Along with the clocks; Sherlock and I stepped back in time and headed for the river. It’s a walk that is popular with locals, especially now during these periods of lockdown. The river soothes my brow and blesses my senses. Eyes feast on the autumnal activities of the wildlife and enjoy the fire red and orange leaves that are illuminated by the low lying sun that lay sentry along the old railway line. It is here that we head first. It is not Sherlocks favourite part of the walk. He tiptoes his way along the shingles as if he is walking on hot coals. This was once a thriving local line that connected the folk of Honiton and Ottery to the seaside town of Sidmouth until Lord Beeching in his infinite wisdom closed it in 1967. Now as you walk along the remains of the track, under this natural canopy of autumn gold, you can imagine the sights and sounds and smells of the steam trains as they passed this way. Now just ghost trains. History. We follow the trail to the point of light at the end. Through the gate and into an open green field with a huge cloudless blue sky that releases all the thoughts of tunnel claustrophobia. The big picture. Sherlock senses the freedom and chases around in huge circles like a wind up toy with a bent axle. Ever increasing circles. His madness disturbs an egret that was wading through the shallows.
A large group of mallards watched uneasily from the old river bed as Sherlock gradually ran out of steam. Together we cross the old bed. Our feet leaving imprints in the silt between the rocks where once there was a lovely trout lie below a fallen tree. Here we used to sit on the trunk and catch minnows and sticklebacks and hunt for bullheads and eels amongst the very rocks we now walked amongst. Strange that I call it the old river bed; for to me this was the new river bed. One that has slowly crept across the pasture land, eventually devouring the old footpath and in one flood a few years back sent the old stile floating down to Budleigh Salterton. Now, just a mere trickle remains. It is strange to find the river has now returned to it’s original path of forty years ago. The only thing that is certain in nature is it’s uncertainty.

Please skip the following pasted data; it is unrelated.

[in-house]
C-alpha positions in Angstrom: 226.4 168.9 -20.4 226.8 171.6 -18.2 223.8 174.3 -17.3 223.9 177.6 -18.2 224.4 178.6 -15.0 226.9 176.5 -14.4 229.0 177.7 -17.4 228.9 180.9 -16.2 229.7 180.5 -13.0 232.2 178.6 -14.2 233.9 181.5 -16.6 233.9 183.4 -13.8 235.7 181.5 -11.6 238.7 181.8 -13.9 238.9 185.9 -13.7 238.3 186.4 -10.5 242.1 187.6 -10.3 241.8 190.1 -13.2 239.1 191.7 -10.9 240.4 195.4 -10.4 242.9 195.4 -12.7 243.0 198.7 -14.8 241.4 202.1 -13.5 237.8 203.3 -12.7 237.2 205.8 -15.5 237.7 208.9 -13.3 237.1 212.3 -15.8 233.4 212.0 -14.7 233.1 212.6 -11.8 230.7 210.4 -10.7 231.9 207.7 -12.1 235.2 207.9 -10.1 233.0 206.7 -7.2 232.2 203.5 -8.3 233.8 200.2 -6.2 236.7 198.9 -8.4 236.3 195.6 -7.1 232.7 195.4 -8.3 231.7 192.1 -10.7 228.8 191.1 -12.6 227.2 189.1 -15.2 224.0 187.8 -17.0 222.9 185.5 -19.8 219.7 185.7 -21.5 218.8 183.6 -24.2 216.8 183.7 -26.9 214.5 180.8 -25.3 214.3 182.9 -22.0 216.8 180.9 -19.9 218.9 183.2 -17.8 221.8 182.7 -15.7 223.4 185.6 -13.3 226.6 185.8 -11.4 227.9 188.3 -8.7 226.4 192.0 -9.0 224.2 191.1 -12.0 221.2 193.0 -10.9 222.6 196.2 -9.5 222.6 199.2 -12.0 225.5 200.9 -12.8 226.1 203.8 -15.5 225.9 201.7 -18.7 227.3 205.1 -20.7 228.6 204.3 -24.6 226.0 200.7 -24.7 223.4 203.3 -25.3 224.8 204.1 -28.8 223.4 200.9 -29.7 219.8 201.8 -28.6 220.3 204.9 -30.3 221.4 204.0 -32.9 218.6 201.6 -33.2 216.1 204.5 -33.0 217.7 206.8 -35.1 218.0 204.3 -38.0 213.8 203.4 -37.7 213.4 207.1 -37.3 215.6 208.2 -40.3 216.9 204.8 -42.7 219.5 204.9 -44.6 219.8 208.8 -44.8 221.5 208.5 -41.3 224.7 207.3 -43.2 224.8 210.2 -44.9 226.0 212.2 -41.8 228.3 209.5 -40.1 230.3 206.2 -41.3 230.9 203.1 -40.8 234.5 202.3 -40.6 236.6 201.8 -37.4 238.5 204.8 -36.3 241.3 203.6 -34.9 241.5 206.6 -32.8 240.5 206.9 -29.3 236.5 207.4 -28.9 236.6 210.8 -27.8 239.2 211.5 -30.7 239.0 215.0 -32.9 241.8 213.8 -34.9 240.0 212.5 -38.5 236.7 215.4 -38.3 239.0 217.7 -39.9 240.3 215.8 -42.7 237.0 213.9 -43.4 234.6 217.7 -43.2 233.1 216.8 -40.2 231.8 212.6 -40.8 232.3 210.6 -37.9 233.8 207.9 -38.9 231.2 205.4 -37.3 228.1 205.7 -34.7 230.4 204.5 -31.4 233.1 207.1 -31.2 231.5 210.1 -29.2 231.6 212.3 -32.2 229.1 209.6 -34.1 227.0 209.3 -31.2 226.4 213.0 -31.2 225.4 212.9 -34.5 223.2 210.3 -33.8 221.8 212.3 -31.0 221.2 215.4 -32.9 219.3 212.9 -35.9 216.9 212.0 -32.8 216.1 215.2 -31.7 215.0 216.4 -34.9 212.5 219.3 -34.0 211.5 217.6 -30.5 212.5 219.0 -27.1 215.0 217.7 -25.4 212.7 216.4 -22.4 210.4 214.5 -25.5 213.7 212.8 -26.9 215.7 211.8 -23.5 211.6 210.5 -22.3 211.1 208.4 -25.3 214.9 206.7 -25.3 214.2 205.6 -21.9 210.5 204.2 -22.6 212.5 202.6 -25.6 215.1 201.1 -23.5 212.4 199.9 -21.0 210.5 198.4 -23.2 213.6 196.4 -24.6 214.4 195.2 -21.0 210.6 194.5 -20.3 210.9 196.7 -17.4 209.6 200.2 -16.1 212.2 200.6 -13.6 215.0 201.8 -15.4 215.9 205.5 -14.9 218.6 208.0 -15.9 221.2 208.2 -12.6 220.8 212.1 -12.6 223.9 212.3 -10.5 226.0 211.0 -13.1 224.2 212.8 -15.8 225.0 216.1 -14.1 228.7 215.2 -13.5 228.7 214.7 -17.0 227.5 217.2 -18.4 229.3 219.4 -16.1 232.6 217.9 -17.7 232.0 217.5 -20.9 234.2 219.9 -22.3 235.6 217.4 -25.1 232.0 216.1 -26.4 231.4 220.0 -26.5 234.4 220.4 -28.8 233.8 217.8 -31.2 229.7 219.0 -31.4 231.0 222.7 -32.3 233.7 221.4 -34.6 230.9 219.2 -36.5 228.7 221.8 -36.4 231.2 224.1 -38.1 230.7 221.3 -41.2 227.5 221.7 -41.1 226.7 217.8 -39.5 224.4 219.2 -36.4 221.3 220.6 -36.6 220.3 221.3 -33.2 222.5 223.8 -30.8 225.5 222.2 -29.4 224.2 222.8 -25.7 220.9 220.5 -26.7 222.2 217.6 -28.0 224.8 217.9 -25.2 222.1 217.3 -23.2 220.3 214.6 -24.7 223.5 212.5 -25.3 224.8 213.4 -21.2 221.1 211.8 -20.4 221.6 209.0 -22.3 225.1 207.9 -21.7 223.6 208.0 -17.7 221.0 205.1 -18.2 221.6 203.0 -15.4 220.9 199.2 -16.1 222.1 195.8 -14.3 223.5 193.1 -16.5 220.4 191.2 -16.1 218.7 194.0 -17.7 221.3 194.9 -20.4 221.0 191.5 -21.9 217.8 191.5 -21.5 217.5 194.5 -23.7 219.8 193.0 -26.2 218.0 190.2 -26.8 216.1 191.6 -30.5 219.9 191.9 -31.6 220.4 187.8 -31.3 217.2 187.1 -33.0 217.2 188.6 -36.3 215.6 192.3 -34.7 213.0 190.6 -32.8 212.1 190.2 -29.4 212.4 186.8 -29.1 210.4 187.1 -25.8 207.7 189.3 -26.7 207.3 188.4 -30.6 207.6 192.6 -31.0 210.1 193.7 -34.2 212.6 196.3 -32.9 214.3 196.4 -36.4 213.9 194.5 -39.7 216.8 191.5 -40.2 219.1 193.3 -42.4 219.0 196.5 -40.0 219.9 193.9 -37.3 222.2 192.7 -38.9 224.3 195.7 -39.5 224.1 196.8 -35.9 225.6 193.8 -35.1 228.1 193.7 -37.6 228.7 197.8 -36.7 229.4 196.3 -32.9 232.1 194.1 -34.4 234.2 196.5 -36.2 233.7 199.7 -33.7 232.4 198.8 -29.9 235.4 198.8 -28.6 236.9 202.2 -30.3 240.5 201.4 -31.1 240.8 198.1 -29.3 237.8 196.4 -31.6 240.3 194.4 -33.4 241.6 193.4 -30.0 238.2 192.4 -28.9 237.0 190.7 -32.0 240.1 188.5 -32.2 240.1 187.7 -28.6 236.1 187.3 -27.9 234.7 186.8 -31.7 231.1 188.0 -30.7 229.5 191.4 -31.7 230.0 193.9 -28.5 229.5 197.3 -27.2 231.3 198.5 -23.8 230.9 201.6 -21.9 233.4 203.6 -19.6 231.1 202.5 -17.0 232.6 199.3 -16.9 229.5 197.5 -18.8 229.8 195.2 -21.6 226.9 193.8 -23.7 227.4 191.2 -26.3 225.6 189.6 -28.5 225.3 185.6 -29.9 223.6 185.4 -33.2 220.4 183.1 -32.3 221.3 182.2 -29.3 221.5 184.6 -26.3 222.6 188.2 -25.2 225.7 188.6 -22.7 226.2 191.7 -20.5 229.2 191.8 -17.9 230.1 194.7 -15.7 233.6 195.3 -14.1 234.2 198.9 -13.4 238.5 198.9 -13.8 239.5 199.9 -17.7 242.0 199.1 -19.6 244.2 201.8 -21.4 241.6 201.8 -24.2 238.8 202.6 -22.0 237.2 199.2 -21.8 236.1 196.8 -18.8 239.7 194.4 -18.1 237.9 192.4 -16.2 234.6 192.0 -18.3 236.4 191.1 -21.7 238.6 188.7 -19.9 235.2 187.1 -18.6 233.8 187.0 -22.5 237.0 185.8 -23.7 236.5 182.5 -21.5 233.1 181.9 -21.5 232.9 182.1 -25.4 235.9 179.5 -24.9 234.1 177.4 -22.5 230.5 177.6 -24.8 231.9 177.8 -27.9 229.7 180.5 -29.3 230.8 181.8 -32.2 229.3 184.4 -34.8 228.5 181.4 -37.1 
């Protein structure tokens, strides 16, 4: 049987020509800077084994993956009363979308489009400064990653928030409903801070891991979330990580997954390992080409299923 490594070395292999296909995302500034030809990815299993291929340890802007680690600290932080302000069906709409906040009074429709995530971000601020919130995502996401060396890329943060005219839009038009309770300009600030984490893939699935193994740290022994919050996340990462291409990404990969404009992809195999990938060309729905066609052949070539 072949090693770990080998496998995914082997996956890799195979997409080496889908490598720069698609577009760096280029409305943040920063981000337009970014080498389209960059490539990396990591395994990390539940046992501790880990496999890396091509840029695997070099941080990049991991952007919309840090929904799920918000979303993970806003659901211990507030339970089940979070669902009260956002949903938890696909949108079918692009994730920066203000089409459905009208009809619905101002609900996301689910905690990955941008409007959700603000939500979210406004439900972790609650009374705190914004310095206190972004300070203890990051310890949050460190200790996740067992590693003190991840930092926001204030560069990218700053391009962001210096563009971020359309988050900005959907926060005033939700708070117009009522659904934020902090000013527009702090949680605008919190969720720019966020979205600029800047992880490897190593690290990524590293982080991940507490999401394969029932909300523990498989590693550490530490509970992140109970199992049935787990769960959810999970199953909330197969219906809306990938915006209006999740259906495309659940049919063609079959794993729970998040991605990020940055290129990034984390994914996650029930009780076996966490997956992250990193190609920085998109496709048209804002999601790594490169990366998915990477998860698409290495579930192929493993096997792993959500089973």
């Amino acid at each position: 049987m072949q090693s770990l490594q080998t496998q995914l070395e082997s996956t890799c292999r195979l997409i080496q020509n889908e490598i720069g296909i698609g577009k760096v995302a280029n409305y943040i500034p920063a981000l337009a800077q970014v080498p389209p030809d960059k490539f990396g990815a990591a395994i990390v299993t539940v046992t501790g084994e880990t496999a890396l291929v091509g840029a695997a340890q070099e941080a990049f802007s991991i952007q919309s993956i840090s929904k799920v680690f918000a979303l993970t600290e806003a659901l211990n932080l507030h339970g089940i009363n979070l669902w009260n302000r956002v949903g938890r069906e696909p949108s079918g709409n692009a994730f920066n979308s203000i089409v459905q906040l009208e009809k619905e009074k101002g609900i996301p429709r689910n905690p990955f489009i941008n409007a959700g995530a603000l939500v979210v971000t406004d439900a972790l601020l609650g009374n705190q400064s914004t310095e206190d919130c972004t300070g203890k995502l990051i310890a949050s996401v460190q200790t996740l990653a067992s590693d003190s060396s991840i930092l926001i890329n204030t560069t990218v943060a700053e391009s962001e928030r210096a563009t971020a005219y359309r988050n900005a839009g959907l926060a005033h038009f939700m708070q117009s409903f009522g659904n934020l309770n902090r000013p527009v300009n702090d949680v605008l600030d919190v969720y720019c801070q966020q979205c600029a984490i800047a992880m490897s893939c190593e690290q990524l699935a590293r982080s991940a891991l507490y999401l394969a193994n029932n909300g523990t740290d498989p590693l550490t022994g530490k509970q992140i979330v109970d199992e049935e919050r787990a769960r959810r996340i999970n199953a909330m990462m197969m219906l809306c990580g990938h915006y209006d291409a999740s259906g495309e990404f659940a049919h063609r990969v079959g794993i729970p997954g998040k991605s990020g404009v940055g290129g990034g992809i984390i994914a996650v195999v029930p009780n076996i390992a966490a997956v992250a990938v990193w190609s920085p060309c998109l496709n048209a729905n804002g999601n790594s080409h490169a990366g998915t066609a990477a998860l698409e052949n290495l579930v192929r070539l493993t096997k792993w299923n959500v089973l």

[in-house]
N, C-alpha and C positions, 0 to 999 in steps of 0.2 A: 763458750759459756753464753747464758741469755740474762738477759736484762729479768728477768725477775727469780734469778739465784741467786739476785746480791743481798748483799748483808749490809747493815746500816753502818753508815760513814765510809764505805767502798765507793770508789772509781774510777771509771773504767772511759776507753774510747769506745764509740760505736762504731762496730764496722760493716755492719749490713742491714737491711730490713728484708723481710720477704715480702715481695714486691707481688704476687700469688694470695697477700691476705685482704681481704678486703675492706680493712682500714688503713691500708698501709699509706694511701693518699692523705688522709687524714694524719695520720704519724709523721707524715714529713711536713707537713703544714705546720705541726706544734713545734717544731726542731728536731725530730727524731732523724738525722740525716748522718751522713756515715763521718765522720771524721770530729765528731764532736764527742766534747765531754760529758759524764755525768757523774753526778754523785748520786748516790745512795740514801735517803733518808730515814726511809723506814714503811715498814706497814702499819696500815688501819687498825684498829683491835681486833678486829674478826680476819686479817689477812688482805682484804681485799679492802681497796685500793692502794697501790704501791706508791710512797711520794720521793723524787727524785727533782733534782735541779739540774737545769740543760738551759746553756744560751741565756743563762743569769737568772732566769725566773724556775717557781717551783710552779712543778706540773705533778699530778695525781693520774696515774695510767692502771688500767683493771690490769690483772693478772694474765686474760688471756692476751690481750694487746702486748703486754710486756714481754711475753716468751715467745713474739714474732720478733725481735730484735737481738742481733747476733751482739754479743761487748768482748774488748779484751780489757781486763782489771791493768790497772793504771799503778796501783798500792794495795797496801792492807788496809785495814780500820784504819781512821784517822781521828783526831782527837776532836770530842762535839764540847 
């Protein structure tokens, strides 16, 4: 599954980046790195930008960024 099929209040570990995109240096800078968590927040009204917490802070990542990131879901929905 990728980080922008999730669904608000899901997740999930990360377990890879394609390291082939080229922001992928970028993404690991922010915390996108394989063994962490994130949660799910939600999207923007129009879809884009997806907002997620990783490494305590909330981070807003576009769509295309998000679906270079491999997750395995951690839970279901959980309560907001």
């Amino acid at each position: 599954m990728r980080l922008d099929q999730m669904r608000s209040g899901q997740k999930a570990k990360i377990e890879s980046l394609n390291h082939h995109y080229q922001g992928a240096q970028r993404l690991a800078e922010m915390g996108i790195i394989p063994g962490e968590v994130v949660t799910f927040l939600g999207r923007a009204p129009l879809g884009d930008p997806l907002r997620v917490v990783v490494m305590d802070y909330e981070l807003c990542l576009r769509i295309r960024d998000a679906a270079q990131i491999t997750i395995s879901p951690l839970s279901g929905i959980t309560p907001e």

Heading back upstream we pass the pool where during the summer locals spend their time swimming in it’s cool refreshing water and swinging on the rustic swings that hang from the boughs of the obliging trees. Lily and her friends reckon there is one spot in the pool that is bottomless. I’d love to think that it was true. A little mystery is good for the imagination.
As we continued back up the river I heard a loud splash. It came from a set of rapids just above one of the last pools before the bridge. At first I though maybe it was part of the bank collapsing, or Sherlock had fallen in. But neither were the culprit. Perplexed I stood and waited for a repeat. Perseverance can be rewarded. And indeed it was, for a couple of minutes later the performance was repeated and this time I saw the silver flash and the great square edged of a tail. Salmon or sea trout I could not be sure. But they are running up the river to spawn. In this current period of pessimism it is good to know that nature always bears optimism and hope.